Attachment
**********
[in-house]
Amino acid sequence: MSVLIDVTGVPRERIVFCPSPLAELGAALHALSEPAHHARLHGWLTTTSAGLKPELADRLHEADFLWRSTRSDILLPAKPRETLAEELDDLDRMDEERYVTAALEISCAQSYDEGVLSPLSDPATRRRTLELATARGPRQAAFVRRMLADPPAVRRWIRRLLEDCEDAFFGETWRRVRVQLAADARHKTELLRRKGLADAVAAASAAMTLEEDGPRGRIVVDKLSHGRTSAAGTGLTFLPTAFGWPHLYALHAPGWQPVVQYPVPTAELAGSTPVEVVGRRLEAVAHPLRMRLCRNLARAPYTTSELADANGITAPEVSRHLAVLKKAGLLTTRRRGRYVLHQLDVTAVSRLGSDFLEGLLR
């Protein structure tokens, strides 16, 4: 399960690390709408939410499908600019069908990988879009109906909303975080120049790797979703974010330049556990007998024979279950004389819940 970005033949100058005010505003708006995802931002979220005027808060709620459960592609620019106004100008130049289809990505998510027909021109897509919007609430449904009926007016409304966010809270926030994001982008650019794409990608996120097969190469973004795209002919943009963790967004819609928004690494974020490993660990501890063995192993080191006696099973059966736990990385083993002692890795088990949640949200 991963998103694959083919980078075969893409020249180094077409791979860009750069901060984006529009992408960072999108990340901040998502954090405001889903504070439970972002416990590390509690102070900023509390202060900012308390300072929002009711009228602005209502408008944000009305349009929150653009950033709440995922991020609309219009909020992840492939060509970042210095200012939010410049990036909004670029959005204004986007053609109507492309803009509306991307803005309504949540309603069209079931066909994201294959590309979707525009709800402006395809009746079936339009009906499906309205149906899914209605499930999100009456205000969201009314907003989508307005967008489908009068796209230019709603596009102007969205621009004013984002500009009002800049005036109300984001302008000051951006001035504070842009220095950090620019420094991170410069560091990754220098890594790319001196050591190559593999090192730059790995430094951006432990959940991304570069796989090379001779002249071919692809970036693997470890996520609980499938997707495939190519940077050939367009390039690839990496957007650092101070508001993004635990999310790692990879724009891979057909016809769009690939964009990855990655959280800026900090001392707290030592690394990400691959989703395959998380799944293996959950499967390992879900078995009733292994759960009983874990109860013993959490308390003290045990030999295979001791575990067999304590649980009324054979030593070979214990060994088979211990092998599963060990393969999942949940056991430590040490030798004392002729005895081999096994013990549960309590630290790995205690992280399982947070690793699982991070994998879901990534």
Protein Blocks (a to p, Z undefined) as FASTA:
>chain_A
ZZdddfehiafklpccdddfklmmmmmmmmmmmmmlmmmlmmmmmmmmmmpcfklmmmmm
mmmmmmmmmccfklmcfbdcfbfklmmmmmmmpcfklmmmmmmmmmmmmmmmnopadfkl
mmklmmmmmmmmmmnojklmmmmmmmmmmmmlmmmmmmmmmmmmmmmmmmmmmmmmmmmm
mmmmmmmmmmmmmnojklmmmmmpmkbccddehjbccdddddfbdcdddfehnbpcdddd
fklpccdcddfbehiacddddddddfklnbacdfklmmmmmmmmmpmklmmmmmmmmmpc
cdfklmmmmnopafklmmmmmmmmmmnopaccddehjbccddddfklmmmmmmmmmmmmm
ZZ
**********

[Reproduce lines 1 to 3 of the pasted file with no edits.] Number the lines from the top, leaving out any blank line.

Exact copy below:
[in-house]
Amino acid sequence: MSVLIDVTGVPRERIVFCPSPLAELGAALHALSEPAHHARLHGWLTTTSAGLKPELADRLHEADFLWRSTRSDILLPAKPRETLAEELDDLDRMDEERYVTAALEISCAQSYDEGVLSPLSDPATRRRTLELATARGPRQAAFVRRMLADPPAVRRWIRRLLEDCEDAFFGETWRRVRVQLAADARHKTELLRRKGLADAVAAASAAMTLEEDGPRGRIVVDKLSHGRTSAAGTGLTFLPTAFGWPHLYALHAPGWQPVVQYPVPTAELAGSTPVEVVGRRLEAVAHPLRMRLCRNLARAPYTTSELADANGITAPEVSRHLAVLKKAGLLTTRRRGRYVLHQLDVTAVSRLGSDFLEGLLR
């Protein structure tokens, strides 16, 4: 399960690390709408939410499908600019069908990988879009109906909303975080120049790797979703974010330049556990007998024979279950004389819940 970005033949100058005010505003708006995802931002979220005027808060709620459960592609620019106004100008130049289809990505998510027909021109897509919007609430449904009926007016409304966010809270926030994001982008650019794409990608996120097969190469973004795209002919943009963790967004819609928004690494974020490993660990501890063995192993080191006696099973059966736990990385083993002692890795088990949640949200 991963998103694959083919980078075969893409020249180094077409791979860009750069901060984006529009992408960072999108990340901040998502954090405001889903504070439970972002416990590390509690102070900023509390202060900012308390300072929002009711009228602005209502408008944000009305349009929150653009950033709440995922991020609309219009909020992840492939060509970042210095200012939010410049990036909004670029959005204004986007053609109507492309803009509306991307803005309504949540309603069209079931066909994201294959590309979707525009709800402006395809009746079936339009009906499906309205149906899914209605499930999100009456205000969201009314907003989508307005967008489908009068796209230019709603596009102007969205621009004013984002500009009002800049005036109300984001302008000051951006001035504070842009220095950090620019420094991170410069560091990754220098890594790319001196050591190559593999090192730059790995430094951006432990959940991304570069796989090379001779002249071919692809970036693997470890996520609980499938997707495939190519940077050939367009390039690839990496957007650092101070508001993004635990999310790692990879724009891979057909016809769009690939964009990855990655959280800026900090001392707290030592690394990400691959989703395959998380799944293996959950499967390992879900078995009733292994759960009983874990109860013993959490308390003290045990030999295979001791575990067999304590649980009324054979030593070979214990060994088979211990092998599963060990393969999942949940056991430590040490030798004392002729005895081999096994013990549960309590630290790995205690992280399982947070690793699982991070994998879901990534």